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Piccadilly Pulse: Are payday lenders immoral?

By John McDougall

Bolton Wanderers’ announcement earlier this week that payday loan company QuickQuid will become their new shirt sponsor sparked both outrage and debate.

Bolton West Labour MP Julie Hilling claimed it was a sad day for the club and has urged Wanderers to reconsider the two-year deal.

The decision has seen a backlash from the fans too, with a petition calling on the Championship club to reverse the decision attracting more than 1,900 signatures by yesterday lunchtime.

With the company charging interest rates of 1,734% on short-term loans, around 60 people protested last night outside Bolton Town Hall.

They are not alone though, with fellow lenders Wonga charging an astronomical 4,214% on their short-term loans will sponsor Newcastle United next season.

MM took to the streets of Manchester to find out what people think of payday loan companies and their practises, we asked:

Do you think payday lenders are immoral?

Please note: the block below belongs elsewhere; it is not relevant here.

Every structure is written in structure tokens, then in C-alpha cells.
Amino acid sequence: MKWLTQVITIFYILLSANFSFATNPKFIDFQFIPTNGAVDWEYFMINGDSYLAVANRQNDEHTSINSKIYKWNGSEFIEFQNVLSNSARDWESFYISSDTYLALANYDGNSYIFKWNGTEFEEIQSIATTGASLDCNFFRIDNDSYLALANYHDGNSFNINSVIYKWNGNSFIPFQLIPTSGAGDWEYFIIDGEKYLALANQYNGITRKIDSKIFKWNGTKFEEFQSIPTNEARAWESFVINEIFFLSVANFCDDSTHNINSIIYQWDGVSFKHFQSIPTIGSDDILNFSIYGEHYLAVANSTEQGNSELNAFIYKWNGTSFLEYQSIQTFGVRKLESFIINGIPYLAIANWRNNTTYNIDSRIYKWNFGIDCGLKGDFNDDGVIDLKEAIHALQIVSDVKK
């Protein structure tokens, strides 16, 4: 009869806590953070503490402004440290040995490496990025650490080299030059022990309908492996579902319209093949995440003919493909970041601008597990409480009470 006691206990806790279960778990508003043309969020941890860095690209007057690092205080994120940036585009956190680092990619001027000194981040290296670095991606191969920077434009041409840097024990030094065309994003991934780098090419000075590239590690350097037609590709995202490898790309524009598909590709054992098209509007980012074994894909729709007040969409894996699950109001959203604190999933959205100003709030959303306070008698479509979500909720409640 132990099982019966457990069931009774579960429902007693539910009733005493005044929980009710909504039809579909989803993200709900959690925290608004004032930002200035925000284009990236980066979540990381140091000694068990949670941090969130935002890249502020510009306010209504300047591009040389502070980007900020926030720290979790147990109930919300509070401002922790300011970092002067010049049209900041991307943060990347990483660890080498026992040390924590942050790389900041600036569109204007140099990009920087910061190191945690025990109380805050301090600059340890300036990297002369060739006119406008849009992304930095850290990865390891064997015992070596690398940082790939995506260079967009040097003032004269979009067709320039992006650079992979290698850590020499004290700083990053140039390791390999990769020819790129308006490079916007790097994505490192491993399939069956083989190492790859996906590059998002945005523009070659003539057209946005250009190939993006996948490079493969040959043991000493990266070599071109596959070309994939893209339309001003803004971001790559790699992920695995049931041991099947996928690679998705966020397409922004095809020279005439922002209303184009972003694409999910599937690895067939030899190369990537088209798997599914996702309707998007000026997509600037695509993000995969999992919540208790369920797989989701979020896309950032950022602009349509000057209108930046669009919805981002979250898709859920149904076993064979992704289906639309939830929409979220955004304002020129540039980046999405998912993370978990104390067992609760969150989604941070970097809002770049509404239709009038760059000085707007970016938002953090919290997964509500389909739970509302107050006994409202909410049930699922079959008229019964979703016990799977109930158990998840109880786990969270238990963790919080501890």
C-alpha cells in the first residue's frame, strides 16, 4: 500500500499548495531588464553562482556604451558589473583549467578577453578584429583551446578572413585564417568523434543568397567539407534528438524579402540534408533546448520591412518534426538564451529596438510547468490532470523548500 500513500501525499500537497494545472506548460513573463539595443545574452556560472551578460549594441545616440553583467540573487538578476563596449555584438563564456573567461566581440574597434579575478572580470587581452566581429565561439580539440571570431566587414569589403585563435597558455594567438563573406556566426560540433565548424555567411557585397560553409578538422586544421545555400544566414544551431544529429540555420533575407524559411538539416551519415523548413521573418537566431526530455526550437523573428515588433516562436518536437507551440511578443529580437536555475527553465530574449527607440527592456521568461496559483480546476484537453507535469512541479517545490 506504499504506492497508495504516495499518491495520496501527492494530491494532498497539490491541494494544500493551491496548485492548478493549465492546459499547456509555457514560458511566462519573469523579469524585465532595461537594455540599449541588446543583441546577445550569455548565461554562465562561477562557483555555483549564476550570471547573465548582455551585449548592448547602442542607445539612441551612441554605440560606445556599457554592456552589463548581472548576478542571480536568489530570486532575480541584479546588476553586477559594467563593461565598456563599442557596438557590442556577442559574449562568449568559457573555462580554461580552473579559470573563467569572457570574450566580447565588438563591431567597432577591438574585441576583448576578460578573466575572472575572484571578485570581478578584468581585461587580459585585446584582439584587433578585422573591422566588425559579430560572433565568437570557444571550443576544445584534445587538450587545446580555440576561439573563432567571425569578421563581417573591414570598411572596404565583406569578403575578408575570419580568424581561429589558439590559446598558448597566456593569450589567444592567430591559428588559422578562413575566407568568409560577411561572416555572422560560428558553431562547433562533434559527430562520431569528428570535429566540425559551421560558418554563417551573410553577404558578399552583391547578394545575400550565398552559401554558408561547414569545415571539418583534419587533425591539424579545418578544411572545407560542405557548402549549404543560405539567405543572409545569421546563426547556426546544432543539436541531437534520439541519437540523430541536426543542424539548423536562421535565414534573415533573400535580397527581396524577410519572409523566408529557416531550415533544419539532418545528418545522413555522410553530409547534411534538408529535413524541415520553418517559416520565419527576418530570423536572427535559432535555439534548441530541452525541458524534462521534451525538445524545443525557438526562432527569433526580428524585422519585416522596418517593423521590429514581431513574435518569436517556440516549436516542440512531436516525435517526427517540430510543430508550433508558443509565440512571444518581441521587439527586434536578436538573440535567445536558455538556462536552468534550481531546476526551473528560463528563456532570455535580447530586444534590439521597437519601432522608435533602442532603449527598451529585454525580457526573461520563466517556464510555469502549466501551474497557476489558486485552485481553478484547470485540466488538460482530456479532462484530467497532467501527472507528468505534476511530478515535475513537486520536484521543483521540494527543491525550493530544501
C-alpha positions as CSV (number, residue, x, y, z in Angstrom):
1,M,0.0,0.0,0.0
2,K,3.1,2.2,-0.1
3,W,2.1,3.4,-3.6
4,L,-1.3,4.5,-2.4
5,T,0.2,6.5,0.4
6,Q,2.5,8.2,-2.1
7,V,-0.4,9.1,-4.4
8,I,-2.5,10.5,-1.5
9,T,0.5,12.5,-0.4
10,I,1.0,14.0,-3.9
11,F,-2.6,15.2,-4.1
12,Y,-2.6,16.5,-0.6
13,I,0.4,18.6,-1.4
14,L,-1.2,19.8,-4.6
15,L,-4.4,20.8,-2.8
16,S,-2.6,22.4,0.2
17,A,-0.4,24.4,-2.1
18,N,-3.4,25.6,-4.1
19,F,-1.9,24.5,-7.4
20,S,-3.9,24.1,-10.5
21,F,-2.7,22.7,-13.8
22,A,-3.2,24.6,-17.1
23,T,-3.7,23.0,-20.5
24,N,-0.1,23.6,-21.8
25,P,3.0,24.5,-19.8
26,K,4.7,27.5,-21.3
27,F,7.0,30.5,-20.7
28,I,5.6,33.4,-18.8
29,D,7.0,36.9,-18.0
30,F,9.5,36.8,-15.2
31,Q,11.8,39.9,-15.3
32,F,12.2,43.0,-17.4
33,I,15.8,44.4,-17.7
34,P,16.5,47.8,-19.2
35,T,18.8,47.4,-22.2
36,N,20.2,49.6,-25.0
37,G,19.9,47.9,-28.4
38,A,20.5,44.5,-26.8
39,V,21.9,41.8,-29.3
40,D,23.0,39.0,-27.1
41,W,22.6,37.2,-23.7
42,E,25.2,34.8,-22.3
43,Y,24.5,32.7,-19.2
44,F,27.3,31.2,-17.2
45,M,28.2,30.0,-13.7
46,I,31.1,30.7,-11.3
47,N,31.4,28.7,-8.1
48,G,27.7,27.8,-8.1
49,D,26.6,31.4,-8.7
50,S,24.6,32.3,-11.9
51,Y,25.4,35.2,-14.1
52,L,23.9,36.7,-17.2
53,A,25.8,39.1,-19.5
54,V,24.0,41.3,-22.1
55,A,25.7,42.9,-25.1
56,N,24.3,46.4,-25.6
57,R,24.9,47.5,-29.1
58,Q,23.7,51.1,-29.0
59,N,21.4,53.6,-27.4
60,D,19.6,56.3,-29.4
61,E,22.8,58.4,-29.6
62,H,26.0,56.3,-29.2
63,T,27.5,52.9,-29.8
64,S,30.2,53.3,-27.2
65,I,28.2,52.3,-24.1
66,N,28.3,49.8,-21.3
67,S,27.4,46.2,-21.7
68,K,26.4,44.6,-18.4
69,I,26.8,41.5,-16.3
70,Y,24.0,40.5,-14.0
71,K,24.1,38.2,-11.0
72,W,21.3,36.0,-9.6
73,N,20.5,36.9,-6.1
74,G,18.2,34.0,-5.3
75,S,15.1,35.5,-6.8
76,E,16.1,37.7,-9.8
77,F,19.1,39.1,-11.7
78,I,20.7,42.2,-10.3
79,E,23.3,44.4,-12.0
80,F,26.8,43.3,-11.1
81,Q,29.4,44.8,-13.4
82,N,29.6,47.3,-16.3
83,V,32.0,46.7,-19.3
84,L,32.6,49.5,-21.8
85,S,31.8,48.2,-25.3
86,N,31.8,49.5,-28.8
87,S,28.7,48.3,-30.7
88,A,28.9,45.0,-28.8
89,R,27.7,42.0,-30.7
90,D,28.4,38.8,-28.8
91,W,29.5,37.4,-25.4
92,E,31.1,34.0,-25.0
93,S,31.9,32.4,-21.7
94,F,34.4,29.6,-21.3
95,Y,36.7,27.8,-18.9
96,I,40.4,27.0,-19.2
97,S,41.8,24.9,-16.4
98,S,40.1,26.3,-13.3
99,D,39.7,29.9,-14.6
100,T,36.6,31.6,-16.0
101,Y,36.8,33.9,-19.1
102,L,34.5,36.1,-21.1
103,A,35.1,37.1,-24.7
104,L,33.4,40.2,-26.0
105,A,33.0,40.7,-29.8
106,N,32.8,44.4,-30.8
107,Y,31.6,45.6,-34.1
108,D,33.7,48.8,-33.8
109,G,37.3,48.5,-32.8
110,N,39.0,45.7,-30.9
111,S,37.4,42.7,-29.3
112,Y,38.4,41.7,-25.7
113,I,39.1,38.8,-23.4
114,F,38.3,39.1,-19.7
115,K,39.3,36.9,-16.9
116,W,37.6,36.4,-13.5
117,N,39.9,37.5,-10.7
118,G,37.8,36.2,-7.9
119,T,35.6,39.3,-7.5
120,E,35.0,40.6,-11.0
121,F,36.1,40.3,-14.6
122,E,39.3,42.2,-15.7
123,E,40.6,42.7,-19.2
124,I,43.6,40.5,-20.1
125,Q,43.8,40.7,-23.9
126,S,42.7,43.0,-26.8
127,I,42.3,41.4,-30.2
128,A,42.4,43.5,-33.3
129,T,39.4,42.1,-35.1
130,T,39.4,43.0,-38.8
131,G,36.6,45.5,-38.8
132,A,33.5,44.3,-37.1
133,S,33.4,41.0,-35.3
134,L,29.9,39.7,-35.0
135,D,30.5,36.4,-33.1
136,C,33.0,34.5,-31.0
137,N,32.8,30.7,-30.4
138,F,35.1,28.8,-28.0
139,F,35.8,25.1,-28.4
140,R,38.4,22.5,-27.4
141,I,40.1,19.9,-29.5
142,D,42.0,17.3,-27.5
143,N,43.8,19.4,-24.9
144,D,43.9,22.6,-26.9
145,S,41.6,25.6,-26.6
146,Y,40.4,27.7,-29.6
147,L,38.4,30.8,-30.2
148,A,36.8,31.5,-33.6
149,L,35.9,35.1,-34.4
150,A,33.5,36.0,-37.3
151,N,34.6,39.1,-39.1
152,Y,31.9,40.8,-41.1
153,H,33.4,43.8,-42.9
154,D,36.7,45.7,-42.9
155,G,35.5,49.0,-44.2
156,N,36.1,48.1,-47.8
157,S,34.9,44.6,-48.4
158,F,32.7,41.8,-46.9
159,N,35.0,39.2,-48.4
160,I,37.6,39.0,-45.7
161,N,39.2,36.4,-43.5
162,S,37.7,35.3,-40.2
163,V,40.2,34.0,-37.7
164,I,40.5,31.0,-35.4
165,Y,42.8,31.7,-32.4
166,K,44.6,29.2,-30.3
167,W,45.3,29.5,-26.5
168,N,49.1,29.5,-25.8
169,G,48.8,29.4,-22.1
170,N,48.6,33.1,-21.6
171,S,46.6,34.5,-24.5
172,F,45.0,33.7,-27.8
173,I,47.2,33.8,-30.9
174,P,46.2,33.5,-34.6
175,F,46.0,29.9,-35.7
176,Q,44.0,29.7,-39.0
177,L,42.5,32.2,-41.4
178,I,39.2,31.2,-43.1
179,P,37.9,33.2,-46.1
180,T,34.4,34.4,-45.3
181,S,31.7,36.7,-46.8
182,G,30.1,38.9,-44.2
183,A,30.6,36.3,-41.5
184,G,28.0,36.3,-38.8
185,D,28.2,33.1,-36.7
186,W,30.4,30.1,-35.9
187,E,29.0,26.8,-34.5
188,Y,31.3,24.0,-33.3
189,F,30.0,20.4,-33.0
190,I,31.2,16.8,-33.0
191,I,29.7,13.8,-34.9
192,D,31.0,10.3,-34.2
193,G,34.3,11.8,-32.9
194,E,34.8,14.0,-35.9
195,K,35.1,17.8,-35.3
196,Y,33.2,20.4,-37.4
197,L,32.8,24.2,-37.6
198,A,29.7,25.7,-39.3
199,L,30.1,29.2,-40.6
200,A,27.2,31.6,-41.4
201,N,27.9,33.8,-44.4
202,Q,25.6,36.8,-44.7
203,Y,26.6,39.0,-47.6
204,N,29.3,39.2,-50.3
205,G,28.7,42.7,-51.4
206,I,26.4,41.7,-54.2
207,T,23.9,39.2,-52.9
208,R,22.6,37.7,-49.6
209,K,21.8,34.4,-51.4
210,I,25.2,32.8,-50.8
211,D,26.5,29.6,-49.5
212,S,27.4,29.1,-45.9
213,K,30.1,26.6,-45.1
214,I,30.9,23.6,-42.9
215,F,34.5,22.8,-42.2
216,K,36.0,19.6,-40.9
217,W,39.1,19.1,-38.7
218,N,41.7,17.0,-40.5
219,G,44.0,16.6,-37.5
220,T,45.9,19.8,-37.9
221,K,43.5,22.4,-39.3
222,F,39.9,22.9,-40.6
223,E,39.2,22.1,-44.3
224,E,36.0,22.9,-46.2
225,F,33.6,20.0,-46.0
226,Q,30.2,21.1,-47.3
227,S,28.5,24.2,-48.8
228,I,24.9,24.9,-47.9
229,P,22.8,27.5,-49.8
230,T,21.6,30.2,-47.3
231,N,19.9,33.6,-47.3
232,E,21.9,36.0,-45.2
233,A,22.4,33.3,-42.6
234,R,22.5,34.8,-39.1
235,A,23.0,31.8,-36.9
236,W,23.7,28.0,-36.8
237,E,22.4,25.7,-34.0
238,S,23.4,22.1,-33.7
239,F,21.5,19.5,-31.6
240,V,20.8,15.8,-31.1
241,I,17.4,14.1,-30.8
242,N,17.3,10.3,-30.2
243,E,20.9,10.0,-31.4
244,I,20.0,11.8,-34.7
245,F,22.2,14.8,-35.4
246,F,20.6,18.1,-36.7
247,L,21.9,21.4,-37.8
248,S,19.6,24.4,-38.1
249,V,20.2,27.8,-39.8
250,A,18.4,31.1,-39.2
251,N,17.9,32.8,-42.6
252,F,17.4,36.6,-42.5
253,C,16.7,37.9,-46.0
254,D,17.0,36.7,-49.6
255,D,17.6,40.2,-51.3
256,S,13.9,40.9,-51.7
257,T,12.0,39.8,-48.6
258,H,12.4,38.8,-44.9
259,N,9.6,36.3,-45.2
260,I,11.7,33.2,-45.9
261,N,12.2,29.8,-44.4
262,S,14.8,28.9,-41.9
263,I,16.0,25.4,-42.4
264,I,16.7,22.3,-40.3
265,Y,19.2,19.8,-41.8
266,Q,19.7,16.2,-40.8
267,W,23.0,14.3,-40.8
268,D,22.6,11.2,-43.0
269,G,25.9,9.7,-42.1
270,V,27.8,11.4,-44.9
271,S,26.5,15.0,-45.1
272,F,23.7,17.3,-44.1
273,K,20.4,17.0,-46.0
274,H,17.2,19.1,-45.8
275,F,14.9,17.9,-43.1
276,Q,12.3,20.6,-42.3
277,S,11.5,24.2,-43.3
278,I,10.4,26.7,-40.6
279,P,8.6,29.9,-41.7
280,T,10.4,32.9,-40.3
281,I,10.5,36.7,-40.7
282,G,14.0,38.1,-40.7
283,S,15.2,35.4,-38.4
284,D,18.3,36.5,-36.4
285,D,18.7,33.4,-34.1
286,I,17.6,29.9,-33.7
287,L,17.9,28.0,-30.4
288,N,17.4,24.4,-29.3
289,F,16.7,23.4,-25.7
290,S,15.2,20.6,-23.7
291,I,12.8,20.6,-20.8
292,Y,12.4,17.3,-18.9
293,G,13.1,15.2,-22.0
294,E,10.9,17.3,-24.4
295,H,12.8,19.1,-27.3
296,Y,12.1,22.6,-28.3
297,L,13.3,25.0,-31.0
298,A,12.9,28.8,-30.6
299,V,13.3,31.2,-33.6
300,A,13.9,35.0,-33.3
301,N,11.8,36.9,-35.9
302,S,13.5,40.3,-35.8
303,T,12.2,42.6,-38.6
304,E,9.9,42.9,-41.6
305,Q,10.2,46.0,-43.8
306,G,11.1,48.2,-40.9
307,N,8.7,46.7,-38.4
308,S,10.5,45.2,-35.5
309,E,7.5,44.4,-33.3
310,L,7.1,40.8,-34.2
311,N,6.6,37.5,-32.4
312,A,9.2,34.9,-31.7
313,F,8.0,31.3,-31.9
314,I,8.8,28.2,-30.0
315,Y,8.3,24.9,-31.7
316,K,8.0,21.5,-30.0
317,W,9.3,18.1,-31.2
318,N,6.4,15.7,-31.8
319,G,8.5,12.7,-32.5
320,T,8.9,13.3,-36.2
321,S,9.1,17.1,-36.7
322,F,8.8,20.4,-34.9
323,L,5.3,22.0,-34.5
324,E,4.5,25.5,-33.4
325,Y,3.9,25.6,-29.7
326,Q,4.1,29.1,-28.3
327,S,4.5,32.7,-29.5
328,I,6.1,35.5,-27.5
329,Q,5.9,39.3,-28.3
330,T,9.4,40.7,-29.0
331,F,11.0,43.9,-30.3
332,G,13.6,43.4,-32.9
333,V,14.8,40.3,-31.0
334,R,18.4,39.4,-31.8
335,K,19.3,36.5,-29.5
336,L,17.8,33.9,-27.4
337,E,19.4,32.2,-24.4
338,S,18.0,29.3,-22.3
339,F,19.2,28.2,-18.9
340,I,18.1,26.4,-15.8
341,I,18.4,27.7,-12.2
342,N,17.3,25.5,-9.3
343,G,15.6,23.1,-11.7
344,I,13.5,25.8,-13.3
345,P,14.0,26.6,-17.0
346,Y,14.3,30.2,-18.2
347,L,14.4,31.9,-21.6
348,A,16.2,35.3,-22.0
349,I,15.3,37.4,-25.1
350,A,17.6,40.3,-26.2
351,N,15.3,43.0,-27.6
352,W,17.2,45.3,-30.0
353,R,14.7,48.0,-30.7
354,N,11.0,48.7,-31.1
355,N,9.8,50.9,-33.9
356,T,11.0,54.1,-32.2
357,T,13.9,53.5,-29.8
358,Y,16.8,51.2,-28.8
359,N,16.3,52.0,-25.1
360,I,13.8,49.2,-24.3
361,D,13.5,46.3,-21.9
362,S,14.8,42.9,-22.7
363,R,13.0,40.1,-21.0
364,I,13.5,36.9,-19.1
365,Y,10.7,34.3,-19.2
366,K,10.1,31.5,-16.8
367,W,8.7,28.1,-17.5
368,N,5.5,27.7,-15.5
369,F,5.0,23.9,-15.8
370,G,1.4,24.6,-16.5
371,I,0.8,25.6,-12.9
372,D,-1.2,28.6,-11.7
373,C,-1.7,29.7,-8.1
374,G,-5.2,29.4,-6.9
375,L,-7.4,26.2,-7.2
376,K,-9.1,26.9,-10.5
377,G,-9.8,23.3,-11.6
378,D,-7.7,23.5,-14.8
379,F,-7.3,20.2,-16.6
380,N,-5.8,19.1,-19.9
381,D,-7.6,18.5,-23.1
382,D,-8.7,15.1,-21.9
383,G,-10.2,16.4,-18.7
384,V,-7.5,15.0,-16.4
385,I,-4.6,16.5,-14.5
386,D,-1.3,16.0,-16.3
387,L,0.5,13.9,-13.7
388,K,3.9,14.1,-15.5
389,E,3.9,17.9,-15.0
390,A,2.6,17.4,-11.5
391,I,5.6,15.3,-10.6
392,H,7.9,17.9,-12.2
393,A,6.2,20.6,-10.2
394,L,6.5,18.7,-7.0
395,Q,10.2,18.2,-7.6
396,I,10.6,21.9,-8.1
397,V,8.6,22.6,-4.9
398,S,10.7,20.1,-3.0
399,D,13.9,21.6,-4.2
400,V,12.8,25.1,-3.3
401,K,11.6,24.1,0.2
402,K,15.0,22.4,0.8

OptionResults
Yes73%
No27%


Julie Large, a 53-year-old careers advisor in the city centre, said: “The interest rates are so high that people cannot afford to pay it back.”

Charlie Veys, a 22-year-old student who lives in Withington, said: “They are a bit extortionate with their interest rates.”

James Rutter, a 29-year-old teacher from Ashton-under-Lyne, said: “They manage the weaker end of society. They know they can make money off it and they do not care as long as they get the money.”

A 45-year-old care worker from Oldham, who did not wish to be named, said: “They absolutely are. Even in my darkest days, I have not considered them.”

William Turner, a 24-year-old engineer from Liverpool, said: “They lend out too easy and the interest rates are so high.”

His colleague Jamie Watkinson, 21, also an engineer from Liverpool, said: “They advertise it too easily. You can have it in your bank in 15 minutes, even if you have not got the money to pay it back.”

Zsuzsanna Farago, a 32-year-old healthcare worker who lives in Preston, said: “If there are high interest rates, it is not really fair.”

Omar Farooq, a 31-year-old computer software developer from Bury, said: “I think they do take advantage but people are desperate. They know they are going to be charged high interest rates and people need to know what they are getting themselves into.”

Bill Chatwin, a pensioner from Cheadle Hulme, said: “If people are stupid enough to use it without checking, then it is their fault.”

Picture courtesy of WikiCommons, with thanks.

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